The head of the Quebec government-appointed commission looking into the 2012 student protests has sought to reassure its critics with a promise to remain apolitical.
The commission has begun its work under a cloud of suspicion, with different sides in the historic student dispute expressing equal disdain for the project.
Student groups have indicated that they will boycott the panel’s hearings, which began Monday. Police-officers’ unions won’t take part either.
And the Opposition Liberals, who were in government during the memorable protests, have also said they’ll boycott what they describe as a political masquerade.
But Serge Menard, a long-time former Parti Quebecois public security minister heading the panel, has stressed he’s not there to judge the individuals involved in the so-called Maple Spring.
“I’m not the type that likes petty politics,” Menard told a news conference. “Petty politics makes me petty.”
He also repeated several times during the news conference that the special commission does not have the mandate to put police or student organizations on trial.
Those questions, he added, are the responsibility of the courts and police ethics committees.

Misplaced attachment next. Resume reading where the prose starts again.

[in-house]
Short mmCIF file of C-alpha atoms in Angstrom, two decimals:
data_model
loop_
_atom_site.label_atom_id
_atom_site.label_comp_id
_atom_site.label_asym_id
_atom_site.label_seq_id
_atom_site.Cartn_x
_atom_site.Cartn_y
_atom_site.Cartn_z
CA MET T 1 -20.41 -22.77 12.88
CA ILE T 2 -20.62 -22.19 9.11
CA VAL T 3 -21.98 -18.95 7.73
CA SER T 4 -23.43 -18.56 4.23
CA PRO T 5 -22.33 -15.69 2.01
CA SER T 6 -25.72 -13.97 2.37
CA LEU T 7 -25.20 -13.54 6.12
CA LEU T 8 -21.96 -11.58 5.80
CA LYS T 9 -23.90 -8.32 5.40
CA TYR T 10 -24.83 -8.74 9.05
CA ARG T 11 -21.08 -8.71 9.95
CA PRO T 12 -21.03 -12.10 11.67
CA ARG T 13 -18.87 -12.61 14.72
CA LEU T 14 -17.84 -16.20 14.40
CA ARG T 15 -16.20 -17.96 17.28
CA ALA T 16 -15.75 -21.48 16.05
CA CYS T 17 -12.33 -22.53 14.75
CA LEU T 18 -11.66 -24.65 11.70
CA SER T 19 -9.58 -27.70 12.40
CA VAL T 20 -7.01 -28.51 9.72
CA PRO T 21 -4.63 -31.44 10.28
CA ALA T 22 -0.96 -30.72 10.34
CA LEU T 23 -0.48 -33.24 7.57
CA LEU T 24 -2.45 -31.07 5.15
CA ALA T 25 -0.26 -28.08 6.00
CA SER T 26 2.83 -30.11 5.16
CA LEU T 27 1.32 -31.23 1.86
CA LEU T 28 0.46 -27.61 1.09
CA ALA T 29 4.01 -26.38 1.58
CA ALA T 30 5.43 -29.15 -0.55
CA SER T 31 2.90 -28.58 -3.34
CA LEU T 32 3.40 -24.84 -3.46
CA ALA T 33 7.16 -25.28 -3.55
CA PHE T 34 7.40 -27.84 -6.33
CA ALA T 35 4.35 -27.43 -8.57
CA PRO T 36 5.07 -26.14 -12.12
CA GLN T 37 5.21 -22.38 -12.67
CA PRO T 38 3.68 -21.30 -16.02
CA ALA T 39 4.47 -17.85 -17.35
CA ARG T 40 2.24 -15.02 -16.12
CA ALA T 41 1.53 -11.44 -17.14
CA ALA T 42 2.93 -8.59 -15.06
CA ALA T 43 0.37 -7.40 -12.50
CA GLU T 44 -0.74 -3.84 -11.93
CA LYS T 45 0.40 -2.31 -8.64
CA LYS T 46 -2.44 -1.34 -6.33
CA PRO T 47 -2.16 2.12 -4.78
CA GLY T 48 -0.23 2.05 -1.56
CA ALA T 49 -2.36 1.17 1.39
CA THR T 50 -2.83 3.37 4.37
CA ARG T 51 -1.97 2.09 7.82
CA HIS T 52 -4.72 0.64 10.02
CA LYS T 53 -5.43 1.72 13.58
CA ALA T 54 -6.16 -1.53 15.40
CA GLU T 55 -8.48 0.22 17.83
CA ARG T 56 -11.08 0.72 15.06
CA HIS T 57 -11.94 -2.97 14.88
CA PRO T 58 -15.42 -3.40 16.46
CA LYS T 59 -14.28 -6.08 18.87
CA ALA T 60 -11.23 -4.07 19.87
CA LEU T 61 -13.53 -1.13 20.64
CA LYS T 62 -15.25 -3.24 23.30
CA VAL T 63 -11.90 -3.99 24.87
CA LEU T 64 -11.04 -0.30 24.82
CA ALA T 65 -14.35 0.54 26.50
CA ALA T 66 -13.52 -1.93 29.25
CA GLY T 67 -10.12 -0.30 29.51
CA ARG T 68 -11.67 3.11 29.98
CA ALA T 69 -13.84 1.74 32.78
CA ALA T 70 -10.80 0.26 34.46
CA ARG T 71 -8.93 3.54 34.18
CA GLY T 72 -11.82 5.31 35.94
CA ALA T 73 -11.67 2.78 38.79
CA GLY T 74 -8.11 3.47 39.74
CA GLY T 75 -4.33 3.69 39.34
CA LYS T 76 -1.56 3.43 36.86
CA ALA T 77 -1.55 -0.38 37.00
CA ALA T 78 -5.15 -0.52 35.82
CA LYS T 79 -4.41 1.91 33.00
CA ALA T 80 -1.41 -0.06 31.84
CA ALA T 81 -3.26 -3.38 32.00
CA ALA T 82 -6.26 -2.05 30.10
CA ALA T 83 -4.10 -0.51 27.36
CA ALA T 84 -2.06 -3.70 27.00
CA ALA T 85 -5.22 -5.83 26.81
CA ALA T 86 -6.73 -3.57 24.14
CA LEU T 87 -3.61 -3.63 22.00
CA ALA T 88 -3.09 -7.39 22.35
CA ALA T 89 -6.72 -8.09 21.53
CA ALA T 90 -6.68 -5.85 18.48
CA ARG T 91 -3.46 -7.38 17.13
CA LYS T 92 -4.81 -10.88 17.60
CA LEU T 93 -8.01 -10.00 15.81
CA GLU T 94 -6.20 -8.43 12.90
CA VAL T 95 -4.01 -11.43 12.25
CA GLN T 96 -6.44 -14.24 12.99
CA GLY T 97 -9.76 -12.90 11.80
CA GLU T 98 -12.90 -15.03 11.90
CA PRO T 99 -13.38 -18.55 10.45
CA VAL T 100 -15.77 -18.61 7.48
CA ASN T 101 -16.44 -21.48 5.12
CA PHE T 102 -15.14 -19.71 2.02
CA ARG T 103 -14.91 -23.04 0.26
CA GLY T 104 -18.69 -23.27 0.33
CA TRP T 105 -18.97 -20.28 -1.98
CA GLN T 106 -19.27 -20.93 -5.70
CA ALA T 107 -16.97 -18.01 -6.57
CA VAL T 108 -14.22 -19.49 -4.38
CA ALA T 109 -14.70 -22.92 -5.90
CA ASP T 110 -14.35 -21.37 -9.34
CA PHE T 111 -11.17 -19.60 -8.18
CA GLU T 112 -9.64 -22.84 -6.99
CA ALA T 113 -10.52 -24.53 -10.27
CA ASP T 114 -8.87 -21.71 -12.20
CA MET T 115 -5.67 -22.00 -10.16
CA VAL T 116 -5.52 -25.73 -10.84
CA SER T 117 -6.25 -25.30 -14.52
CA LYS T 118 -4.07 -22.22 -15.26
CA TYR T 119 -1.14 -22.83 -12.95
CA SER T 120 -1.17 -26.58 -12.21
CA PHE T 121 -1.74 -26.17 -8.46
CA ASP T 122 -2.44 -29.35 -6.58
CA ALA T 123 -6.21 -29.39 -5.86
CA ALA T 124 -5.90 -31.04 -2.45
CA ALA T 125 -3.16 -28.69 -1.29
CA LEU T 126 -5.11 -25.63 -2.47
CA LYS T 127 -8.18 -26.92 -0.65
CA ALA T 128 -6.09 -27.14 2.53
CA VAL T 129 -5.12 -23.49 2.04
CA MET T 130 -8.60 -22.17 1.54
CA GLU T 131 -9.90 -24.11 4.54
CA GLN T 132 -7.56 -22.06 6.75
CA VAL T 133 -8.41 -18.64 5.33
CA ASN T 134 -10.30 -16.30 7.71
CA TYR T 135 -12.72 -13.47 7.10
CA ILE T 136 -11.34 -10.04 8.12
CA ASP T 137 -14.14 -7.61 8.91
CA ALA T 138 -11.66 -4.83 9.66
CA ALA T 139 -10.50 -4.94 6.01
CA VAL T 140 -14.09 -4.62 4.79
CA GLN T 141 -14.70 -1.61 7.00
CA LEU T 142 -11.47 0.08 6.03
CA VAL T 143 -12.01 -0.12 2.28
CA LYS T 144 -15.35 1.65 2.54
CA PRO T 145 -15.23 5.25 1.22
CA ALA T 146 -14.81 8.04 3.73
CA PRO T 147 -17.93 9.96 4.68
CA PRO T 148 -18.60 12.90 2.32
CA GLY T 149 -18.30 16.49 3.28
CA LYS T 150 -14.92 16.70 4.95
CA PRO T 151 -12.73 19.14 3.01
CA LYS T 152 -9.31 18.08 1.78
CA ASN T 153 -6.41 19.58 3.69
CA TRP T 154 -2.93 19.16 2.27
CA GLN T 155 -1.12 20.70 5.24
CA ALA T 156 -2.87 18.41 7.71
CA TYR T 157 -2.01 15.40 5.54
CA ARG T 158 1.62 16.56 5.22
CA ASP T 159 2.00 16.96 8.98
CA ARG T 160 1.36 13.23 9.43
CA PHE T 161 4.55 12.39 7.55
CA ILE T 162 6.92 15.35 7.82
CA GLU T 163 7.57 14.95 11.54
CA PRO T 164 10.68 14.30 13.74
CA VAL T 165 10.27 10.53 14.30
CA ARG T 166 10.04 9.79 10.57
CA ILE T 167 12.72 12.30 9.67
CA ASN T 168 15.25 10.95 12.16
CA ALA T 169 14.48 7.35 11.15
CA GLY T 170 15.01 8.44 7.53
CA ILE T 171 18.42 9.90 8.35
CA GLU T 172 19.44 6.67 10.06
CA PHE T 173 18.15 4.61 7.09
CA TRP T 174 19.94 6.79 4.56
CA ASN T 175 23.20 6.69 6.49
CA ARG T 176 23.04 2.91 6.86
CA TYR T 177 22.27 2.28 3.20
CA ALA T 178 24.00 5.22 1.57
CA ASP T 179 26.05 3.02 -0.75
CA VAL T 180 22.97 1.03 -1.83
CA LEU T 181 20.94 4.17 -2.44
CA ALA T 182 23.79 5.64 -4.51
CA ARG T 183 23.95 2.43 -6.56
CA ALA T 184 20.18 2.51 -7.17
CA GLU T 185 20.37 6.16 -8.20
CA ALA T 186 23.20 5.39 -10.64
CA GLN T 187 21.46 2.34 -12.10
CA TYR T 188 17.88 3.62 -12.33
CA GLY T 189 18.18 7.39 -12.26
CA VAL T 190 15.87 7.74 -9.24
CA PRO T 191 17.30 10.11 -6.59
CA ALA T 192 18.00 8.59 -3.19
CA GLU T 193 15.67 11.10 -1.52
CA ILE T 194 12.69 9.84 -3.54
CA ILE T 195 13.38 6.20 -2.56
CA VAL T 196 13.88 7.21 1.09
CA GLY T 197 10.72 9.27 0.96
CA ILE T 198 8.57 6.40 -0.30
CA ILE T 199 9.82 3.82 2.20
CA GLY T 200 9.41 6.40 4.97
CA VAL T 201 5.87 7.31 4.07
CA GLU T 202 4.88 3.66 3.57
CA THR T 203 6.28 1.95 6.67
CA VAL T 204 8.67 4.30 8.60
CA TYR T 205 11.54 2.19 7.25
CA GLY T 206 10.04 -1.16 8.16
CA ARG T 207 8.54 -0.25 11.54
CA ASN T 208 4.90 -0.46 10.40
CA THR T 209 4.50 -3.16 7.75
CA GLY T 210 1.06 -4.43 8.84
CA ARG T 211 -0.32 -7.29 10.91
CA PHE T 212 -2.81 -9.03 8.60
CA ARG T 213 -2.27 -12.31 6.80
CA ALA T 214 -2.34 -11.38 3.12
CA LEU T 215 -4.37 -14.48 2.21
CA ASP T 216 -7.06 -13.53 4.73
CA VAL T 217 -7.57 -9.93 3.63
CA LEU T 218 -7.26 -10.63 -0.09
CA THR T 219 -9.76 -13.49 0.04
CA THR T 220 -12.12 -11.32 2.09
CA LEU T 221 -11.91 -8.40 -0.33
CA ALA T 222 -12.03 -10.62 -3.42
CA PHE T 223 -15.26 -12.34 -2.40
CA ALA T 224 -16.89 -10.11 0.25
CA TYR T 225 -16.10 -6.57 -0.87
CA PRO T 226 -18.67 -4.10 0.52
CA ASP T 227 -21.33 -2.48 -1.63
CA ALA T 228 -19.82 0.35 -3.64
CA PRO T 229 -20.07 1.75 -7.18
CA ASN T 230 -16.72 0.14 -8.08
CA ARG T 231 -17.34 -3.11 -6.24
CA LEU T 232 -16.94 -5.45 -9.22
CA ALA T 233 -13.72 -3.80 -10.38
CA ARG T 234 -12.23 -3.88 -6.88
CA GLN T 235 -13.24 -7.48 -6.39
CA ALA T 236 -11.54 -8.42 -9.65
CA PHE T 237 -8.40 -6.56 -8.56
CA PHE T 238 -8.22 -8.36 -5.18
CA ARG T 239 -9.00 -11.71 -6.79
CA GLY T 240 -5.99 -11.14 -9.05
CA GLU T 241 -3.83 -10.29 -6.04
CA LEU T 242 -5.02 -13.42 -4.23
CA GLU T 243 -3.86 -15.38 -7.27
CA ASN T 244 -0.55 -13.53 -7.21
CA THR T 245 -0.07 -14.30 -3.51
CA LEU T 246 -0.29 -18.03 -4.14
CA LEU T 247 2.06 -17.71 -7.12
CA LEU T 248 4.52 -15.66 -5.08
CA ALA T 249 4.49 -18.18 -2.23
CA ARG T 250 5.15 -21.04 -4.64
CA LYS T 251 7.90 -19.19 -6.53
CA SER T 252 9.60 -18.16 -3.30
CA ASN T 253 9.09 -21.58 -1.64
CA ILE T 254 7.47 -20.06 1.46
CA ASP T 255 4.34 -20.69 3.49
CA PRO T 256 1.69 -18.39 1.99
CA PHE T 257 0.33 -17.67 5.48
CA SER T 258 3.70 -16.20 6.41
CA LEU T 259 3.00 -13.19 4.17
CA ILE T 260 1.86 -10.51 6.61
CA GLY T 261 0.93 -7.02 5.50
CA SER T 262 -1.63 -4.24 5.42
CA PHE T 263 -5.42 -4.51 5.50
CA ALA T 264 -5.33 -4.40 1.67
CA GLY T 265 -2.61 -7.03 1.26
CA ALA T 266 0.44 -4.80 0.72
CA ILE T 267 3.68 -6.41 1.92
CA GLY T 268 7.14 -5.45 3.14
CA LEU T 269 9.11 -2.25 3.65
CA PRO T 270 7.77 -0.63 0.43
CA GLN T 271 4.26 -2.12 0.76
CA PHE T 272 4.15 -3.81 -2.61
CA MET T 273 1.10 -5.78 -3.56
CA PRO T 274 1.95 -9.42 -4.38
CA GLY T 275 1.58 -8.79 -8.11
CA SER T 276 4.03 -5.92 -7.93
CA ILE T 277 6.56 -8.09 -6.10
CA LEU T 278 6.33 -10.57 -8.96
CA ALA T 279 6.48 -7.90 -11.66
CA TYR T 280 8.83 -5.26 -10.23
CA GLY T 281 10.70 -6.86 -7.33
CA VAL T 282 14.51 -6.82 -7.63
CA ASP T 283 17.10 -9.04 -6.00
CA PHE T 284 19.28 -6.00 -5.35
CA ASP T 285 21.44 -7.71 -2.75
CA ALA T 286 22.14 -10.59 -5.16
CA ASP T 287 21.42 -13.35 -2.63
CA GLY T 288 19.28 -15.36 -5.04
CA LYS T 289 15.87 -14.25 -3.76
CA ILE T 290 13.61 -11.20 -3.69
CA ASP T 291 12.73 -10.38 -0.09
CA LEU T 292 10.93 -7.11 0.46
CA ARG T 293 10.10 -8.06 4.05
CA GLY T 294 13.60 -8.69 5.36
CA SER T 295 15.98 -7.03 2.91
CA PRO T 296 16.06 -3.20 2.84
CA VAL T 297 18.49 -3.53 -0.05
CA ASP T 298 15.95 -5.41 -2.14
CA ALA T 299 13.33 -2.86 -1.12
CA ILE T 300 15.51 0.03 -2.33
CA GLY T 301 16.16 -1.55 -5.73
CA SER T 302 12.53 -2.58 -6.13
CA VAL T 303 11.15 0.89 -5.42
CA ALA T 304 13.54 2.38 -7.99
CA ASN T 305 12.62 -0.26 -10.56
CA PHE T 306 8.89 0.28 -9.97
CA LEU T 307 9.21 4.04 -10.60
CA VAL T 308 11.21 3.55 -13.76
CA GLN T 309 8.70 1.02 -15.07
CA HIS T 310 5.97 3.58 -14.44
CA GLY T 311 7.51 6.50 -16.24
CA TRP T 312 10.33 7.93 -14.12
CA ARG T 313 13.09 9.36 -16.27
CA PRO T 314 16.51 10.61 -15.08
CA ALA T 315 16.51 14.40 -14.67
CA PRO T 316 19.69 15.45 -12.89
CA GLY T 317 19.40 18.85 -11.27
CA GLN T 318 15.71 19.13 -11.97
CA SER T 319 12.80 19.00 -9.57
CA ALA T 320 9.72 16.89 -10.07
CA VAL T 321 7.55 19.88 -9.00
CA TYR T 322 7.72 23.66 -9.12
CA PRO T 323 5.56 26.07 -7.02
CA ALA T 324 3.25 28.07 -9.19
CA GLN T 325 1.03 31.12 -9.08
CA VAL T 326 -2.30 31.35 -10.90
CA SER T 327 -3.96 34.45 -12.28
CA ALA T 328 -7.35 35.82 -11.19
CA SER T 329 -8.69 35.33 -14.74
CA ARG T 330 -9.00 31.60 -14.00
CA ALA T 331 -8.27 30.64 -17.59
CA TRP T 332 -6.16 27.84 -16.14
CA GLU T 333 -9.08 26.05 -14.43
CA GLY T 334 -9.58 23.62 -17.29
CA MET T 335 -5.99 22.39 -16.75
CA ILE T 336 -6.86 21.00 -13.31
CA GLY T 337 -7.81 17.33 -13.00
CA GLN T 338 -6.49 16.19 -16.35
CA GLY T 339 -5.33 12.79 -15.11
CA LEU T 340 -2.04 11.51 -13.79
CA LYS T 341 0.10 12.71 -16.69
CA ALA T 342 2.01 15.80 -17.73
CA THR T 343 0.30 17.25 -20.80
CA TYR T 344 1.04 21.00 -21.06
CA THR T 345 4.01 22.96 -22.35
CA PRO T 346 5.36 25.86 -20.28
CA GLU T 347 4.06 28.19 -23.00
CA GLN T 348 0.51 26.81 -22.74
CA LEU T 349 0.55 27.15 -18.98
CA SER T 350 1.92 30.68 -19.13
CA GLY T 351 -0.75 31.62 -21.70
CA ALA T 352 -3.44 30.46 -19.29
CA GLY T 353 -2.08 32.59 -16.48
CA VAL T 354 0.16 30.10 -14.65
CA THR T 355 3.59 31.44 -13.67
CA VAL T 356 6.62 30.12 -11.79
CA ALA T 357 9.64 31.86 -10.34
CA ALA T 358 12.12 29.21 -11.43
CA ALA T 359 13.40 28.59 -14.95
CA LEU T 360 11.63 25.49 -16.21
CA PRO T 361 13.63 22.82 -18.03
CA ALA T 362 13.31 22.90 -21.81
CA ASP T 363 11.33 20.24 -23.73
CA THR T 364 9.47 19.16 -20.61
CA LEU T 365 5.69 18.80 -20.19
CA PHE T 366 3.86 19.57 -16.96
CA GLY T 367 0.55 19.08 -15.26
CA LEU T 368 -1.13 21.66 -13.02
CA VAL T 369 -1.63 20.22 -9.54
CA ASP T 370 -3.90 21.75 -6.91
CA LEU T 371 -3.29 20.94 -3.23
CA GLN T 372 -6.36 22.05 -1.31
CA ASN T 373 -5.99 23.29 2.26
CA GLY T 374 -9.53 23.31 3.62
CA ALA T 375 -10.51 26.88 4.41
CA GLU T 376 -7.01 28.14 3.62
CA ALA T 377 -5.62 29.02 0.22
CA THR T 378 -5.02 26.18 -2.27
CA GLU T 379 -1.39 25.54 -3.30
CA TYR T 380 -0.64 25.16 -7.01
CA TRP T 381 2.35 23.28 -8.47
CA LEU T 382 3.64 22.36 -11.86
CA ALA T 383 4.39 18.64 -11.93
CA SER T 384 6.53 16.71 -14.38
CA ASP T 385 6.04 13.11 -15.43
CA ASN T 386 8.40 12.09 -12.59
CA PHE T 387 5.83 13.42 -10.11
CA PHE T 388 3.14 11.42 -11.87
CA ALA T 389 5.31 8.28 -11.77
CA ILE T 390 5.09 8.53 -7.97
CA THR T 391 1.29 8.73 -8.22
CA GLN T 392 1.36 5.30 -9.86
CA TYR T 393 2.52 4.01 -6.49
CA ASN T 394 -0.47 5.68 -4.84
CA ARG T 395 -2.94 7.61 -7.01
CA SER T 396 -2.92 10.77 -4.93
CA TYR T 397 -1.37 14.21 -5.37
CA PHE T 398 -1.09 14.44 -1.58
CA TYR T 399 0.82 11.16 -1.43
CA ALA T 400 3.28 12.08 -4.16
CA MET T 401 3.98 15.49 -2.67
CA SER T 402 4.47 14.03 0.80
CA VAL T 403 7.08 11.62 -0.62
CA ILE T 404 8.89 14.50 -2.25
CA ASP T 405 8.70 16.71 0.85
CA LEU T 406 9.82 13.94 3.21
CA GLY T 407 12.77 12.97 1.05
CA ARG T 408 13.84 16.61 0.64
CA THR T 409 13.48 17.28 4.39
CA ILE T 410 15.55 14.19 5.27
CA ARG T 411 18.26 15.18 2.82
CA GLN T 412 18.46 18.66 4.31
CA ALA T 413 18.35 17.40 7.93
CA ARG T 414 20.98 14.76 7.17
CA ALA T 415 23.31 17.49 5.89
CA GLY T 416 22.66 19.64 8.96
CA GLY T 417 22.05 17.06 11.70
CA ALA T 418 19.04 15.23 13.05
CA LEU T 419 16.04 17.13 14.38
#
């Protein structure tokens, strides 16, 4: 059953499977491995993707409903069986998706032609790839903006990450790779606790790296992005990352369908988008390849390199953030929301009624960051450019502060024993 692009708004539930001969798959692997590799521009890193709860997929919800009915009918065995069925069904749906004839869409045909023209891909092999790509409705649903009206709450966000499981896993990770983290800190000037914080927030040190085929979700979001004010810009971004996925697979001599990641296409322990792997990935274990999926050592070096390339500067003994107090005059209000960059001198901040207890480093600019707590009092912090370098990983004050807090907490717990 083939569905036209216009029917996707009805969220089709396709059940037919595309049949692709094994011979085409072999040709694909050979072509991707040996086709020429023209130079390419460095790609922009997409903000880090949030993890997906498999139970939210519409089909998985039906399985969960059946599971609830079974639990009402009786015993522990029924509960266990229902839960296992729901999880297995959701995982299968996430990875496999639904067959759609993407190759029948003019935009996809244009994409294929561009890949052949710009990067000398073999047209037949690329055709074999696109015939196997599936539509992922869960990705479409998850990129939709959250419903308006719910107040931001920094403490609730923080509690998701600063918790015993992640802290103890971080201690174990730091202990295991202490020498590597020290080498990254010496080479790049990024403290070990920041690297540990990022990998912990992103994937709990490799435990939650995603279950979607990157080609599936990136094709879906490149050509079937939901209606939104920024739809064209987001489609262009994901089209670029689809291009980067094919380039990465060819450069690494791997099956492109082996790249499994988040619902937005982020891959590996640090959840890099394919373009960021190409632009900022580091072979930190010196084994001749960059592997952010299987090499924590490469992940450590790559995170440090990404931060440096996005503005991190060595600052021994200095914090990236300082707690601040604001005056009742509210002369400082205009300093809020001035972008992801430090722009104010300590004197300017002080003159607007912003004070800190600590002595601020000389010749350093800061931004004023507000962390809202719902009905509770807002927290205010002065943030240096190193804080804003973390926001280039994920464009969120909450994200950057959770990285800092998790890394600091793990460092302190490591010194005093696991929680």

Menard said the commission’s mandate is to examine the techniques used by police forces and how things got out of control and left police overwhelmed.
He said it would also examine the tactics used by trouble-makers and agitators which undermined the credibility of legitimate demonstrations, which occurred nightly last summer.
The commission will not have the power of a public inquiry to compel witnesses to testify. Some of its hearings also will also be held behind closed doors.
That’s why student groups, which had demanded a formal inquiry into police brutality, describe the current process as a sham.
The Liberals offered a similar view, for different reasons.
They expressed outrage when a government minister, Stephane Bergeron, announced the creation of a supposedly neutral commission — and at the same news conference explicitly blamed the Charest Liberals for the crisis.
Menard insisted the minister wasn’t asking for a political hit job.
“I don’t think the minister was thinking of that,” he added. “But if he expected a political judgement from us, he took the wrong guy…
“We said very clearly from the outset and we agree on this: we will not render political judgements, nor will we try to make trials of police officers or students organizations.”
Having served as a former federal MP with the opposition Bloc Quebecois, Menard also stressed that he has always respected democratic institutions, including opposition parties.